Click image to download a 29.7-MB PDF of this 60-page booklet.
While the UP booklet has just 36 pages and focuses on Rocky Mountain Park and the Denver area, the Burlington booklet has a full 60 pages covering these areas as well as Colorado Springs, Pueblo, the Royal Gorge, and western Colorado including Mesa Verde, many of which were accessed by Burlington’s partner (and Union Pacific’s competitor), the Rio Grande Railroad.
By 1938, the Burlington Escorted Tours booklet had grown to 72 pages, plus the covers. I count 25 regular tours (including four Alaska tours that are now weekly through much of the summer), plus eight “bargain tours” (which provide tourist sleeper accommodations instead of full Pullmans), plus eight more “combination tours” that add a destination and a couple of days on one of the full tours. The means there are a grand total of 41 tours, more than four times as many as were in the 1927 booklet.
Click image to download a 37.6-MB PDF of this booklet.
By 1938, Burlington had introduced the Denver Zephyr and other streamlined trains. But all of the tours continued to rely on heavyweight trains. Tours routed between Chicago and Denver, for example, would go on the Aristocrat. This is partly because demand for the Zephyrs was so high that the Burlington didn’t want to fill up seats with people holding discounted tickets, but in the case of some tours, the railroads also put the tour guide and everyone on the tours into one or two cars that were added to the consists of regular trains. Since the articulated Zephyrs couldn’t easily add cars, they weren’t used for tours.
This is an example of the fully illustrated booklets that were mentioned in the introductions to the 1927 and 1928 “outline sketch” versions. The 1927 edition said that the fully illustrated version was 48 pages; the 1928 edition said 56 pages. This one is 64 numbered pages plus the covers. (My page counts include covers so I consider this to be 68 pages.)
Click image to download a 42.3-MB PDF of this 68-page booklet
The extra length is needed to describe the increased number of tours. The 1927 booklet had six weekly tours plus four over the summer to Alaska, and 1928 had ten weekly plus four to Alaska. By 1932, the number had increased to 16 weekly tours in the states plus four over the summer to Seward and six to Skagway. Some of the Seward tours and all of the Skagway tours offered the option of returning via the Canadian Rockies, with overnight stays at both Lake Louise and Banff.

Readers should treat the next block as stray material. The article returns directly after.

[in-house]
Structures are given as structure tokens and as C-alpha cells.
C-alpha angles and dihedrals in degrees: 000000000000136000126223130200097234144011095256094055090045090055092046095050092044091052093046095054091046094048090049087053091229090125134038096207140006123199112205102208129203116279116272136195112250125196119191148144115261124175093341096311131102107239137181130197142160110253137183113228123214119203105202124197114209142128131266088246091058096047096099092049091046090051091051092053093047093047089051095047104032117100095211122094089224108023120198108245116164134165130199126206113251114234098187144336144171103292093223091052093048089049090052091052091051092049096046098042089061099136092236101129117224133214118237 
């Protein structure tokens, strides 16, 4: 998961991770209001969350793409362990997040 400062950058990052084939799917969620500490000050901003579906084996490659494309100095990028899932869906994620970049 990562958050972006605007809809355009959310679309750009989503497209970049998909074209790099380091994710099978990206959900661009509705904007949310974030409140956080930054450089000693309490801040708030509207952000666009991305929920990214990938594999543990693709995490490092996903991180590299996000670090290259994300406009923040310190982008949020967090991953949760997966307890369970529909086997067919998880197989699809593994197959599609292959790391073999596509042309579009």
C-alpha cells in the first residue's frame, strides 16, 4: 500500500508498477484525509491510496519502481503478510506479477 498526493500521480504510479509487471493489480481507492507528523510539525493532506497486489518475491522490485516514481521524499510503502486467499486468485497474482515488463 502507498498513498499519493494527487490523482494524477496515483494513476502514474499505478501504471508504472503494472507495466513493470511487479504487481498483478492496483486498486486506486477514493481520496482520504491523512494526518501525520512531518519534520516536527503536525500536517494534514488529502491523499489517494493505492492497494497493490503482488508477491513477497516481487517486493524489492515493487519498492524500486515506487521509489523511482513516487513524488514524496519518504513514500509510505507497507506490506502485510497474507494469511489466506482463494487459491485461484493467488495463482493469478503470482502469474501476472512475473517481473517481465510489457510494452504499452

The cover of the 1928 booklet has the same image and typography as the 1927 edition, but the addition of two colors, orange and blue, make for a more attractive cover as well as testify to the success of the program.
Click image to download a 7.5-MB PDF of this 20-page booklet; click here for a non-OCR version.
The railroads added several new tours in 1928, including Black Hills-Yellowstone and Black Hills-Yellowstone-Rocky Mountain and some minor variations of the 1927 tours. Most important is a 20-day tour to California via the Royal Gorge (with a stop at Colorado Springs and the Garden of the Gods), including visits to Yosemite, San Francisco, Los Angeles, and San Diego and return via the Grand Canyon. The only part of this tour going over the Burlington partner rail lines is the first day or so to Denver; after that, the trip is over the Rio Grande, Western Pacific, and Santa Fe railroads. While this could not have been very profitable for the partner railroads, they must have felt compelled to add it to compete with the Union Pacific tours.
If you had picked up a Northern Pacific Yellowstone National Park booklet in 1926 or 1927 and asked for more information about Burlington Escorted Tours, they might have given you this 16-page booklet. According to the introduction, an even longer, more-detailed booklet was available, but this one contains “outline sketches” of the escorted tours.
Click image to download a 6.1-MB PDF of this booklet.
Ten tours were offered: A. Glacer-Yellowstone ($230); B. Rocky Mountain-Yellowstone ($221); C. Yellowstone-Glacier (which seems to be A in reverse) $230); D. B in reverse ($221); S-1 & S-3. Seward, Alaska, with stops at Mt. Rainier and the Columbia River Highway ($395); S-2 and S-4. Skagway, Alaska, with stops at Mt. Rainier and the Columbia River Highway ($345); E. Black Hills-Glacier ($228); F. Rocky Mountain-Yellowstone-Glacier ($287); G. Glacier ($164); and H. Yellowstone ($164). Prices shown are from Chicago with a lower berth; multiply by 11 to convert to today’s dollars. Except for the Alaska tours, which each went only twice a summer (thus the S-1 and S-3 etc.), the tours all left Chicago or St. Louis once a week over most of the summer.